A new study of the Patriot missile, apparently based on full access to classified Army records from the Persian Gulf War, yesterday said there is strong evidence to confirm that the Patriot destroyed incoming Iraqi Scud missile warheads in only 9 percent of all engagements.
The study by the General Accounting Office was the latest in an embarrassing series of reassessments of what was once portrayed as the preeminent performer of the gulf war's technology showcase. The study passed no judgment on the percentage of Patriots that struck their targets, but said claims for "warhead kills" higher than 9 percent could not be supported by reliable evidence.
Because the Patriot "was operating in a war zone rather than on a test range," the study left open the possibility that its rigorous standards of evidence understated the Patriot's success. The study also did not address the Patriot's psychological value against an Iraqi weapon used principally for political and psychological effect.
But the Patriot's scorecard of hits and misses has long since acquired a symbolic importance that transcends such qualifiers. Senior Pentagon officials have wielded the Patriot in a public relations campaign against critics of big-ticket, high-technology weapons, particularly the controversial Strategic Defense Initiative to develop a missile defense system against nuclear weapons.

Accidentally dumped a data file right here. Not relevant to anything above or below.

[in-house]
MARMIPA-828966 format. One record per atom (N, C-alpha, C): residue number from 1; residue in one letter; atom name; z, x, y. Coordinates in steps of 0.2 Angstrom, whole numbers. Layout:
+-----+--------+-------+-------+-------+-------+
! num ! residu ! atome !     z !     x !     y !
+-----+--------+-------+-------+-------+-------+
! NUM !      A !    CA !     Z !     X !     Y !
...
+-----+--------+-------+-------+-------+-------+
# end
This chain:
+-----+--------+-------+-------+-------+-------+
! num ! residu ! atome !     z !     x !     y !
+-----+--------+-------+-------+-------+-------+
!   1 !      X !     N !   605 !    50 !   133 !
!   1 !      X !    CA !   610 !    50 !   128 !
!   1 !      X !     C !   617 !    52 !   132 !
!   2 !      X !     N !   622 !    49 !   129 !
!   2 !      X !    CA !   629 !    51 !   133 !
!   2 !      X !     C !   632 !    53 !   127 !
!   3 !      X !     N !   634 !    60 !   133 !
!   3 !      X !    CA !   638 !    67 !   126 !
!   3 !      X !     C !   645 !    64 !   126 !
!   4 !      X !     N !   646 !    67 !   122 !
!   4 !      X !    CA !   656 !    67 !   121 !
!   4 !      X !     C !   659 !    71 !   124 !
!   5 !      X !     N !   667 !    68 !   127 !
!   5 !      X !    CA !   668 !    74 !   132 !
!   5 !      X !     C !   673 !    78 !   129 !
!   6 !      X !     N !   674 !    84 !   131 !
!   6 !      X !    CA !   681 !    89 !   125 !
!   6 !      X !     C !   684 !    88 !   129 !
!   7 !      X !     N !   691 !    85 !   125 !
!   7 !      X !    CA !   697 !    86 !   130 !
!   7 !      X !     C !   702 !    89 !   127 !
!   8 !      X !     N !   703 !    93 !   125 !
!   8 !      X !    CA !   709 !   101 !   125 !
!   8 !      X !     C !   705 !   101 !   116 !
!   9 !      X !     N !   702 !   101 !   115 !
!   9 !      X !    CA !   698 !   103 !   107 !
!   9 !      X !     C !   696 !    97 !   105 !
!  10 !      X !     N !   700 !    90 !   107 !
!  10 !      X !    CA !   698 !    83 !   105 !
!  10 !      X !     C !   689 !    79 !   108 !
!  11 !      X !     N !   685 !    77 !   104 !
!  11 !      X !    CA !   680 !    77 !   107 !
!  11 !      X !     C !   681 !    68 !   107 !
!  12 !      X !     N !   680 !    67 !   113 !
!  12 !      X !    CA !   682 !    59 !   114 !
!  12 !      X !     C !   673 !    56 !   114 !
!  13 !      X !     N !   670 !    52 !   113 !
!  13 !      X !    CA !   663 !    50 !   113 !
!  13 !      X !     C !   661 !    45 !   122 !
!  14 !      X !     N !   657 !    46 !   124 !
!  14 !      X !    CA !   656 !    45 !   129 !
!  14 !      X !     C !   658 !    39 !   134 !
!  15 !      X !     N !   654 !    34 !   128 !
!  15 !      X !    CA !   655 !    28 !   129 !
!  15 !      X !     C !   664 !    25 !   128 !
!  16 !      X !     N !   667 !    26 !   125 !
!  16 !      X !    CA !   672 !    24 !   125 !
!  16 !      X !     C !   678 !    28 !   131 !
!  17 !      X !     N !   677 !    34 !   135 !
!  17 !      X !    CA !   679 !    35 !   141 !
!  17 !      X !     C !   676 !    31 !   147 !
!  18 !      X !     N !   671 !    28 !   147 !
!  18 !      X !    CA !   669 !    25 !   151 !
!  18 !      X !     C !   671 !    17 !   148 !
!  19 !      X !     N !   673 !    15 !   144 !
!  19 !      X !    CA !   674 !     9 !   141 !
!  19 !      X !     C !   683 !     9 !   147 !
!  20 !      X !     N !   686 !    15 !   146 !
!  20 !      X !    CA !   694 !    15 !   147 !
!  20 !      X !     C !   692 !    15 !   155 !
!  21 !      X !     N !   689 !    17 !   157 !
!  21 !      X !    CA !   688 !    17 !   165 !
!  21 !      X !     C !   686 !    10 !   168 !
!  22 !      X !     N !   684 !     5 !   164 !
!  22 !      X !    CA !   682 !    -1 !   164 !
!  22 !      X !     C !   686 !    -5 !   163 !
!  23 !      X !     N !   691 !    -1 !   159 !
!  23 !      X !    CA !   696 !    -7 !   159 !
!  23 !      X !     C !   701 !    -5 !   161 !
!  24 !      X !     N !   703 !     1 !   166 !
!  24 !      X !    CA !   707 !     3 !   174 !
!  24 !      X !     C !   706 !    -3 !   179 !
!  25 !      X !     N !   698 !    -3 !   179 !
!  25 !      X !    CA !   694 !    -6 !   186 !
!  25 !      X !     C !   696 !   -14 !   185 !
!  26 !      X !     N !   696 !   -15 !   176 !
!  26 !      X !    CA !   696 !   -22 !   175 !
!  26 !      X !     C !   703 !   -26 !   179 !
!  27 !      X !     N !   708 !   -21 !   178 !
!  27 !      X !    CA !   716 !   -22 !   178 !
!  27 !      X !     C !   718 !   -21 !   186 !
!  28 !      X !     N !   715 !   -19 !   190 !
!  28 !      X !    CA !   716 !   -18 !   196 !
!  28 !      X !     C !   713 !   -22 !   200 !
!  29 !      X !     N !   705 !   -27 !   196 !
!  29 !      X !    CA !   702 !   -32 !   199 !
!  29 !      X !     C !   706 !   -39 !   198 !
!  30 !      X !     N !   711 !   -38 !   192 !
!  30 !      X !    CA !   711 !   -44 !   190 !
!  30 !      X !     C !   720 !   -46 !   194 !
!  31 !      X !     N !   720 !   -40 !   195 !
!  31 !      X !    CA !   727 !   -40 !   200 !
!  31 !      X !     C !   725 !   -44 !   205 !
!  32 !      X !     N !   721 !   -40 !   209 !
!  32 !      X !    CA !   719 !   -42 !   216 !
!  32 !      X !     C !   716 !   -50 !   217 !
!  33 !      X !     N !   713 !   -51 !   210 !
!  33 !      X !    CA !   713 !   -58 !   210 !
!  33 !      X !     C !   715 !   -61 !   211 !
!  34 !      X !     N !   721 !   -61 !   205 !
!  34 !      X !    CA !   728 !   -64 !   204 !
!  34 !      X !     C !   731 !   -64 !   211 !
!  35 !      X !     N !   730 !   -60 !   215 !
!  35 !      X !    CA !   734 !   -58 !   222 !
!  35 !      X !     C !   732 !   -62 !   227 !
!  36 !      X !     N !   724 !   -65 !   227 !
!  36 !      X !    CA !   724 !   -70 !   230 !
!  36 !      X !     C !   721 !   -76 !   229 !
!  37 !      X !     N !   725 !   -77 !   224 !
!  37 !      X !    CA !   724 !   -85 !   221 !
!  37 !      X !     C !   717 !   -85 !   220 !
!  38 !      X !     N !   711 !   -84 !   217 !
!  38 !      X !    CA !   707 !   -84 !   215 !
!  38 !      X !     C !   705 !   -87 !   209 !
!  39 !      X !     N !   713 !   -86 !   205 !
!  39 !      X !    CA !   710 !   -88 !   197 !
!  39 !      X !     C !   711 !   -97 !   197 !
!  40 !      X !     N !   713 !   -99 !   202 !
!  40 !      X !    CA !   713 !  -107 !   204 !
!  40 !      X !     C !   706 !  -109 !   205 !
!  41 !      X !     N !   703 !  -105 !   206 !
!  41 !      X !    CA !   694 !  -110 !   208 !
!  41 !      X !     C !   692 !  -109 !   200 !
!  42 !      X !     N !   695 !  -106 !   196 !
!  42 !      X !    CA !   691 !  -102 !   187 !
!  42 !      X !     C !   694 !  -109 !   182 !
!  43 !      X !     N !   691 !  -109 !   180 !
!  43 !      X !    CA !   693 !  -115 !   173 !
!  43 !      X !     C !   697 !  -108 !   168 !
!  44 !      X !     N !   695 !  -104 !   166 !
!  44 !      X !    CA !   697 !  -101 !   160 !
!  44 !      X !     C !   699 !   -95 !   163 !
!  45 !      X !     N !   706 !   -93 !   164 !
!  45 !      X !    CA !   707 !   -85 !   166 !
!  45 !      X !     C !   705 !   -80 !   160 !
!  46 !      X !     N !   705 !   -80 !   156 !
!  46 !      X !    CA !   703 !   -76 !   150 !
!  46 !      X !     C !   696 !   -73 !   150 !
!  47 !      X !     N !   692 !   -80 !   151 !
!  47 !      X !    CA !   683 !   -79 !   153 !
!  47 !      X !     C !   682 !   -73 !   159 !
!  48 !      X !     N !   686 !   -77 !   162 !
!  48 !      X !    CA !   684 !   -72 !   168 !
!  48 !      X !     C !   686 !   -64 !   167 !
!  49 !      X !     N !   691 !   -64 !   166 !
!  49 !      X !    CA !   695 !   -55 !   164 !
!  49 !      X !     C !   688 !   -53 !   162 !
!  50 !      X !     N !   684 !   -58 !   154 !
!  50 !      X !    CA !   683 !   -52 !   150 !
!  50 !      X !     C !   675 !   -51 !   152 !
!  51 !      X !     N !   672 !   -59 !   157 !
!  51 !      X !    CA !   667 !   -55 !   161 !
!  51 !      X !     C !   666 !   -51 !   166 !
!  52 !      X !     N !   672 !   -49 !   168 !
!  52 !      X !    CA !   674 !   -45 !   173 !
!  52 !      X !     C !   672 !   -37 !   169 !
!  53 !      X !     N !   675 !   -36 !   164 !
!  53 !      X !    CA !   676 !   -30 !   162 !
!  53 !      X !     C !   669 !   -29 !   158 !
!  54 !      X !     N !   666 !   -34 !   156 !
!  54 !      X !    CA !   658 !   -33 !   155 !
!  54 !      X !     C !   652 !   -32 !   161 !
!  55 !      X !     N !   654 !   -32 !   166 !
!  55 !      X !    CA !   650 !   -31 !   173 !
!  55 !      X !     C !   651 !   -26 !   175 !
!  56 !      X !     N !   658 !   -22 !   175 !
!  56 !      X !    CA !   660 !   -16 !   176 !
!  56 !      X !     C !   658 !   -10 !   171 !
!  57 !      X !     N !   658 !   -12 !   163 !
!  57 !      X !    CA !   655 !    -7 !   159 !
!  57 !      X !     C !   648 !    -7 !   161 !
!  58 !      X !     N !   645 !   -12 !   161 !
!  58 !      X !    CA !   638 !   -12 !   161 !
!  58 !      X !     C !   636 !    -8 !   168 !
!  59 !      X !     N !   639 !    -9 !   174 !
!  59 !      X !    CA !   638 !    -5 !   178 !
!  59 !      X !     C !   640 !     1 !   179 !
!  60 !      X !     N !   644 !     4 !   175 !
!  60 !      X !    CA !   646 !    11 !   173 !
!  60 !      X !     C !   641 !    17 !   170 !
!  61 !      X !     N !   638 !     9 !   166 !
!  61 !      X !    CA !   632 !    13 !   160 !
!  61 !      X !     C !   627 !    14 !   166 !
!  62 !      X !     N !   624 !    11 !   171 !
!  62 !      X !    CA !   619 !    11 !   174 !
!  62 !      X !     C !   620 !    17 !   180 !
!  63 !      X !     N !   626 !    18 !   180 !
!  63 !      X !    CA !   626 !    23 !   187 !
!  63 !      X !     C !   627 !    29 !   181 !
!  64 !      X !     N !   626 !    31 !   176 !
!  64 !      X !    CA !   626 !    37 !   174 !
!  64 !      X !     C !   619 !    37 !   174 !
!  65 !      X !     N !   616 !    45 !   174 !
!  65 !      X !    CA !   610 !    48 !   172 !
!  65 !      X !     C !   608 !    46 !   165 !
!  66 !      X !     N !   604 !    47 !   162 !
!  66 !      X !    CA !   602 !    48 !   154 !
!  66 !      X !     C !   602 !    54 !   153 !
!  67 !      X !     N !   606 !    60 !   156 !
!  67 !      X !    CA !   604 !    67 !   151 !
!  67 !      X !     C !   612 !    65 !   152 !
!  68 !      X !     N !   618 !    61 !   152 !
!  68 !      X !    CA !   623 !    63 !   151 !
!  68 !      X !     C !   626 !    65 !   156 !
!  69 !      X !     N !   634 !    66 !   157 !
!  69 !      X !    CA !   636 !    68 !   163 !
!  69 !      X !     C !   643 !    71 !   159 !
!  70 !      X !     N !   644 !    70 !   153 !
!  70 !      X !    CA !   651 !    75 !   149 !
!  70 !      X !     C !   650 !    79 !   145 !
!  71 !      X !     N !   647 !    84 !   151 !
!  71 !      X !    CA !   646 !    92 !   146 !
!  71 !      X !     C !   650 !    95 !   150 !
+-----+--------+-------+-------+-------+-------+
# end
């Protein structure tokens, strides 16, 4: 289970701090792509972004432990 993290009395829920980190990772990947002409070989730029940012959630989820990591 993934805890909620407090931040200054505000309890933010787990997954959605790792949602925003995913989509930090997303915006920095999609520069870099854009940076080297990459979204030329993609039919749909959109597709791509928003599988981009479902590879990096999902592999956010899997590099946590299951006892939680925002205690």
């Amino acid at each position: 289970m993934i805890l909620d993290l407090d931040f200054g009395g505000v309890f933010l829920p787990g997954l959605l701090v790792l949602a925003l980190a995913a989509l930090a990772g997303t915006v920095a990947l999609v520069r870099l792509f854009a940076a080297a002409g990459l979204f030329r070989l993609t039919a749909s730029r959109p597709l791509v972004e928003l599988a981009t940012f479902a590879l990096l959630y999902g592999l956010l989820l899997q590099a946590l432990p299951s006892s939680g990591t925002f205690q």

Gen. H. Norman Schwarzkopf, commander in chief of allied forces, said two weeks after the gulf war began in January 1991 that "the Patriot's success, of course, is known to everyone; it's 100 percent so far."
In dozens of ensuing public appearances, Defense Secretary Richard B. Cheney has used the Patriot as his principal proof that "a decade of gloom-and-doom reporting" about military technology was wrong.
Additional studies, particularly by MIT scientists George N. Lewis and Theodore A. Postol, forced the Army to issue downward revisions of Patriot's success rates -- first to 80 percent in Saudi Arabia and 50 percent in Israel, then to 70 percent in Saudi Arabia and 40 percent in Israel.
Yesterday's study, commissioned by Rep. John Conyers (D-Mich.), a Patriot critic, assessed the Army's most recent claims, released in April. The GAO disclosed that the Army had "high confidence" of warhead kills in only 25 percent of Patriot engagements. But except in 9 percent of the cases, the GAO said, the Army could prove only that "the Patriots came close to the Scuds," not that they destroyed them.
Significantly, Pentagon spokesman Pete Williams yesterday declined to take issue with the GAO report, saying that its "nitpicking and hand-wringing" would be "a little more on target if in fact the Patriot was designed originally as an anti-missile defense. It wasn't."
Actually, an advanced version of the Patriot -- the one deployed in the gulf -- was designed for missile defense and was tested in that role in 1986.